You hear a lot about what companies are looking for from you as a startup intern. But it's equally important to think about what's in it for you.
The first question to ask yourself is do you want to work at a startup. It tends to be quite different from a regular company and you need to go in having thought about it. Some key points:
You will fail. At most companies you operate with a net. There are systems and processes in place to make sure you don't do anything wrong. At a startup you are given responsibility for tasks and there is no one checking your work. There is no system to stop you from making a big mistake. And you are constantly being pushed to get tasks completed. So sometimes you will fail. Everyone does.
Everyone will see. At most companies your efforts are seen by a few of your peers and your manager -- that's it. At a startup everyone sees what you accomplish. When it's a great success, that transparency is wonderful. But when something goes wrong, the transparency is not so hot.
It's up to you. What you do, how you do it, the million decisions that go into any effort -- that's all up to you. You can (and should) ask for help, guidance, and assistance. But you own the work and your efforts, design, code, etc. that determine if your piece is a success. Responsibility and ownership are satisfying but also scary at times.
Startups need employees who can branch out. There are always too few people at a startup. So you will be given tasks that you have no training for. The trick is to figure it out and do a good enough job. A very important skill to learn is sometimes an A effort is required, but for some tasks a C effort is more appropriate.
If after considering those points you're still up for working at a startup, you're ready to find out which ones would make for good experiences. And that leads to...
How you would fit in with the team. You need to find a good match. If your ability is significantly above the people at a company, you will find the work boring and you won't learn much. On the flip side, if your ability is significantly below that of the people at the company, you will find the work frustrating, painful, and again you won't learn much. You want to find a company where the team is just a bit better than you (that is the best learning environment).
The culture. You need to find a culture that you like. Some (fortunately very few) companies are toxic. Make sure the people there appear to like each other and get along with each other. Also look for things you have in common. If you like computer games and one company has regular internal game tournaments, that's a good fit. If everyone goes on bicycle rides and you'd rather get a beer, you may not click with the others. Don't look for a perfect fit, but do look for some commonality. The startups with a great culture lead by describing their culture.
Their goal. Do they discuss the cool product they are creating with a goal of delivering that product to the world? Or do they discuss their next round of funding with a goal of being acquired? The startups focused on the payoff, ironically, tend to fail (and are not as enjoyable a place to work). Apple, Microsoft (in the old days), Google, Facebook, etc. focused on creating great products.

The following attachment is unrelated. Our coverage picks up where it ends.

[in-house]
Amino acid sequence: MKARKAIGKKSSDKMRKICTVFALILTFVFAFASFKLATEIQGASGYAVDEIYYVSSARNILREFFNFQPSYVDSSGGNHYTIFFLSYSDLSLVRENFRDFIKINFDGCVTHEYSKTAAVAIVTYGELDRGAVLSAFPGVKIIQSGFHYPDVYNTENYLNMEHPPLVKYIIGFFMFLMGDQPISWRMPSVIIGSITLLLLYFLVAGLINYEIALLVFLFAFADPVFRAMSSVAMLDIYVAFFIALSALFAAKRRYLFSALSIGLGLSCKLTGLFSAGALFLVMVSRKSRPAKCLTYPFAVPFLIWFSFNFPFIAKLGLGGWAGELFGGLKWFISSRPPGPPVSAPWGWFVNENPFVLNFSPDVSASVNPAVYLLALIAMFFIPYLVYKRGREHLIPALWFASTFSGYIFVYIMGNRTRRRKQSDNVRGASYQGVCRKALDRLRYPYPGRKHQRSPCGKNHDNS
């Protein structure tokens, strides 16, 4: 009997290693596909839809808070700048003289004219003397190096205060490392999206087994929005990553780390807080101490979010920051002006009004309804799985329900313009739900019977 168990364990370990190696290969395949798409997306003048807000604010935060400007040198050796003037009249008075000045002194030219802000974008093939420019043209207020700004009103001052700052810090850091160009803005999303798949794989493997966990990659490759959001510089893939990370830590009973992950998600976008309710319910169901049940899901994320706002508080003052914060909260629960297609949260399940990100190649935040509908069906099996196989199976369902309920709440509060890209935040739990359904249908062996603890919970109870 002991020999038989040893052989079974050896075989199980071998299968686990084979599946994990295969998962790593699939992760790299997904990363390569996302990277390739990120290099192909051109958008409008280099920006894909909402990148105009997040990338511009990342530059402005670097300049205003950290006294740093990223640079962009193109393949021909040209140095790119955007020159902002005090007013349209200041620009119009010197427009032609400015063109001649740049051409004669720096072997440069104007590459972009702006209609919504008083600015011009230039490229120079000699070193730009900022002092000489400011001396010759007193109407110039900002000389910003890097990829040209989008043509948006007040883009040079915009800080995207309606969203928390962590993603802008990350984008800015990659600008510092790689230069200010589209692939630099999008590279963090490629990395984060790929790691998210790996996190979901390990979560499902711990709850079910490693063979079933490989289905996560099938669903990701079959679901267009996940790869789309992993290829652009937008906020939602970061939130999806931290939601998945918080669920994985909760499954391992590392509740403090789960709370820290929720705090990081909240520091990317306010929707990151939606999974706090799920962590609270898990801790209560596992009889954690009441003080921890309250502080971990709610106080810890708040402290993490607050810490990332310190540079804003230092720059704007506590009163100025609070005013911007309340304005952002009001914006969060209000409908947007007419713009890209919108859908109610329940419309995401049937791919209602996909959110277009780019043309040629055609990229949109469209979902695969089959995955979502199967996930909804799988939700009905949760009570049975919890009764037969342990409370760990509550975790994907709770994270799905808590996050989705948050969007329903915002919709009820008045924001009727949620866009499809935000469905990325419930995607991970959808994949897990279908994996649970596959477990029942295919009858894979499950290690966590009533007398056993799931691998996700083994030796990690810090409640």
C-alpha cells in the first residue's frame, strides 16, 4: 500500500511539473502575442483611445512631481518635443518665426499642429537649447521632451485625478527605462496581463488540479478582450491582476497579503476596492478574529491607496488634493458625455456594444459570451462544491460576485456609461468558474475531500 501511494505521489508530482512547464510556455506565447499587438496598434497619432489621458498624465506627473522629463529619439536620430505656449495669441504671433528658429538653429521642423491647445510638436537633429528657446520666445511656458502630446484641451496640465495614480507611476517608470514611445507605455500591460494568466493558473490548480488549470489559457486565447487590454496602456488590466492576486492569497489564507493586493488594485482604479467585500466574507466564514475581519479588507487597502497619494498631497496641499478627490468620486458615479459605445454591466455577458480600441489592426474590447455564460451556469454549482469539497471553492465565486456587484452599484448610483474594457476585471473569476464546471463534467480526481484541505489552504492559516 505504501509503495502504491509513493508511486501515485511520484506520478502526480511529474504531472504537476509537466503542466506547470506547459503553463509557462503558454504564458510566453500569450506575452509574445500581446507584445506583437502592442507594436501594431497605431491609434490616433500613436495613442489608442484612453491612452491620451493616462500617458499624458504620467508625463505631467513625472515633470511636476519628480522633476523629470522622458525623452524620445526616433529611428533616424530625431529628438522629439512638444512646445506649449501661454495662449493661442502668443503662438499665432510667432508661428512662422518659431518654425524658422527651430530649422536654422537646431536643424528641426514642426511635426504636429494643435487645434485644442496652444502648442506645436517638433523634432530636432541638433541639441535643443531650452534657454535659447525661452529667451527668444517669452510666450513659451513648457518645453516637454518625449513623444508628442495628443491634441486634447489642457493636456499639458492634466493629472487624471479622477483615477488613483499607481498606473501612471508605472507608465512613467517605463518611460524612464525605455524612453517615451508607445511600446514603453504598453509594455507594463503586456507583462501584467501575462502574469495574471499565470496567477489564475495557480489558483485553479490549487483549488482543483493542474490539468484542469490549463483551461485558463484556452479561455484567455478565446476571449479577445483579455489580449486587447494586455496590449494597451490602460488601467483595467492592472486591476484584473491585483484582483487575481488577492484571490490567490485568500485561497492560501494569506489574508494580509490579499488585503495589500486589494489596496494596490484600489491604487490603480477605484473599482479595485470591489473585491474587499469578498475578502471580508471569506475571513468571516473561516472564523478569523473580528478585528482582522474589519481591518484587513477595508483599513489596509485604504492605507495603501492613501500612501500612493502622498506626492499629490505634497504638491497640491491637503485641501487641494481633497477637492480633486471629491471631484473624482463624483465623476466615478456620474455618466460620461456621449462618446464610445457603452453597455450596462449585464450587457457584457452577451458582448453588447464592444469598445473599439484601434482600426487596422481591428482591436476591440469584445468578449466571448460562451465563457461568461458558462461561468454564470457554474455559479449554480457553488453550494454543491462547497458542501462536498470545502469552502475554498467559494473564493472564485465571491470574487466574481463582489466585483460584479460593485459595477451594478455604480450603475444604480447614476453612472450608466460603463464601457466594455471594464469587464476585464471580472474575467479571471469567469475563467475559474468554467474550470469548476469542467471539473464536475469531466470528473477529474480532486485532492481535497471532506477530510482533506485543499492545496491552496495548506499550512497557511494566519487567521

Free soda pop. This seems like a small thing but it is a very powerful indicator. I have worked at one company that did not provide free soda and another that did so only after being forced to. In both cases the companies did not value their programmers (and both ended up crashing spectacularly).
What product area they are in. Let's take an example - do you have any interest in designing a new messaging architecture and implementing it? No? Too boring? Because that's what Twitter was. You never know where a given product will lead. And you never know what you will find interesting.
What technology they use. If you want to do mobile then yes, you'll learn if you really like it working on mobile software. But if you work on big data server software, it will give you the opportunity to discover if you find that interesting & challenging. Your interests should guide what you go look for, but they should not limit your choices.
The pay. Yes you need decent pay as an intern, both because money is useful and it shows that a company values you. But the crucial thing to gain from an internship is to learn. Learn what it's like to work at one, learn if it's for you, learn new technology, learn marketing or sales or operations. You are not so much selecting a job as you are selecting an educational experience.
The primary metric at a startup is accomplishing what needs to be done. Don't focus on why something cannot be accomplished; focus on how to accomplish it. If that means a different approach, explain that, and the reasoning behind it. The ultimate compliment at a startup is you give him/her a project and regardless of how difficult -- it gets done.
With that said, ignore limits, but don't ignore physics. If something truly is impossible, at least with the time/resources allotted, then say so. But make sure you offer alternatives.
I have spent most of my life working at startups. It is harder work than you will find at a large company. And it doesn't pay as well as a large company (unless the stock pays off -- then oh, baby!). But the work is interesting. What you do matters. You're part of a team accomplishing things that a team 20 times the size at a large company can't even approach. And all of that makes work so compelling that you love it.
Why do big companies pay more than startups? To make up for the fact that working there sucks.
Follow David Thielen on Twitter: www.twitter.com/DavidAtWindward